By Laura Wellbelove
Have you started, or do you plan on starting the LPC soon? Well here are some of my top tips for how to excel in the LPC and get the most out of the year.
This is one of the most important stages of building an understanding of a certain legal topic. Before any SGS’ (‘Small Group Session’), you will be required to undergo some preparatory work. This usually includes watching lectures, reading chapters, and completing the prep exercises. Sounds like a lot… I know. The work is completely overwhelming at first and it took me some time to get used to the workload. This is why the organization is key.
To perfect the preparatory work, ensure you have set aside time for each SGS topic. On average BPP recommends about two to three hours per topic when undergoing your prep work (but this depends, I once spent about five hours trying to prepare for my first tax session). Nevertheless, I would try and schedule at least three hours per topic in my calendar. If I spent less time, then great I could do some online shopping… I mean keep improving my commercial awareness.
Important tip: Please do not waste time on making a load of notes from chapter hand-outs. BPP does NOT examine their students on information mentioned in the chapters – it is completely different from an undergraduate law degree. I would go through the chapter alongside watching the lecture and pause the online lecture if I needed to quickly re-read something to aid understanding. I also scarcely made notes from the lecture as the majority of the information is already within chapter hand-outs. The key part of the prep work is just to give you an initial understanding of the topic and for you to try out some exercises independently before the SGS. I promise you that everything will be confirmed within the SGS itself. The SGS will hopefully solidify any confusion you had from the preparatory work.
Moving onto the prep activities – just try your best. Use the information you have learned from both the chapter and the lecture to try and complete the exercises. If the answers are not already online then they will be explained to you in the session, where you can re-cap if you had made a mistake. Some activities will be harder than others, but never impossible.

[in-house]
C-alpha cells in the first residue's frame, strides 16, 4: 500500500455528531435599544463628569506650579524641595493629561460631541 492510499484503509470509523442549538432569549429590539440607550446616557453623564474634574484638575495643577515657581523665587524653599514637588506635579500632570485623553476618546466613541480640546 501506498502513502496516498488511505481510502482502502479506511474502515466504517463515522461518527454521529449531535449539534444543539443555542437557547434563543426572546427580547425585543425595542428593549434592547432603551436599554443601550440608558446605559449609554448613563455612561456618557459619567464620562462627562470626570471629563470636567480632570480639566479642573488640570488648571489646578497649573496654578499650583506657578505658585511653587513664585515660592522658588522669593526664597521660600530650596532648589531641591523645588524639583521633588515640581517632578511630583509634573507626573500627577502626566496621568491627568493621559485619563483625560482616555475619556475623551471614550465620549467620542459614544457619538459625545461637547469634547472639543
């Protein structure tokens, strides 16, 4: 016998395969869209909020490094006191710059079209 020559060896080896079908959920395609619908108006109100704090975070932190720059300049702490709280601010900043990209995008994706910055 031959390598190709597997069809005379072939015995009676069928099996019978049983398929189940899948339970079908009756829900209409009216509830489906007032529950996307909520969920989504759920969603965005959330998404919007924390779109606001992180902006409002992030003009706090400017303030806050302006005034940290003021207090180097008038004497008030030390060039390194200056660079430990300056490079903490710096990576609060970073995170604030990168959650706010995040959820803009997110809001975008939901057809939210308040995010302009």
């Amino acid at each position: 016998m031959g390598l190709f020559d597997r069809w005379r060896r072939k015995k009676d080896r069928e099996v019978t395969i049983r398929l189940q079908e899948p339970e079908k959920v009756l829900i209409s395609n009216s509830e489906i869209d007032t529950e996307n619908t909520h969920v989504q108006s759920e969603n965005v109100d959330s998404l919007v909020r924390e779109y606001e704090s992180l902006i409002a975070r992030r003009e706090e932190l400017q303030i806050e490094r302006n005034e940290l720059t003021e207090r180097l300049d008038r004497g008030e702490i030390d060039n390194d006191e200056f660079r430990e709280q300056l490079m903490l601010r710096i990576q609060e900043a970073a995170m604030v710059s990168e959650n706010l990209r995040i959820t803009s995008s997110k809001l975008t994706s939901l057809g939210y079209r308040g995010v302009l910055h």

These are the lovely sessions where your group meets up and spends a couple of hours together each day. I made some amazing friends on the LPC, so I encourage you all to enjoy these sessions.
During the SGS often your professor will go over the topic you had prepared for, and then you will normally have various activities and quizzes to complete. These are great as you can all work as a team to decide upon the answers.
Important tip: Be ready to make notes in case your professor says something really important! During my SGS’, I would make notes of everything that was said because SGS work is highly examinable – so be on the ball at all times. Never turn up without a laptop or even some paper like the good old days. Another reason I made notes of everything was just in case the slides or any information were not available elsewhere – so it’s great to be prepared.
The last pointer – If during your prep work there is something you are unsure of, then try and make a list of questions for your professor, which you can ask in the SGS. There is little point saying, ‘I do not get it’ as this is too ambiguous. So instead, find out what you find confusing and try to compose some questions from it.
If you are to take anything away from reading my article, then let it be this. Consolidation is by far the MOST IMPORTANT part of your studies.
After each SGS I would create a separate document to summarise all of the important parts. This often included how to answer certain exam-style questions, cases we had to learn, the important parts of the law, and any examples to help my understanding. I often spent most of my time consolidating because it is so key. This meant that when exams were around the corner, I already had summaries from each session – so I could re-cap very easily. I then made revision guides for each module by simply collating each SGS summary into one large document (this is not essential, but I have always done this through my legal studies as it works well for me).
By consolidating after each SGS it saved me so much revision time. I already had my notes, so it allowed me to spend more time on practice questions – which I think are one of the best ways of revising anyway. So, your professors may keep banging onto you about consolidating, but they are right, I cannot stress how important this is!
Of course, these are just my tips as a guide for you, there is of course no pressure for you to follow exactly in my footsteps. Many people have asked me how to prepare and do well in the LPC, so I thought why not write about it.
I hope this helps and GOOD LUCK!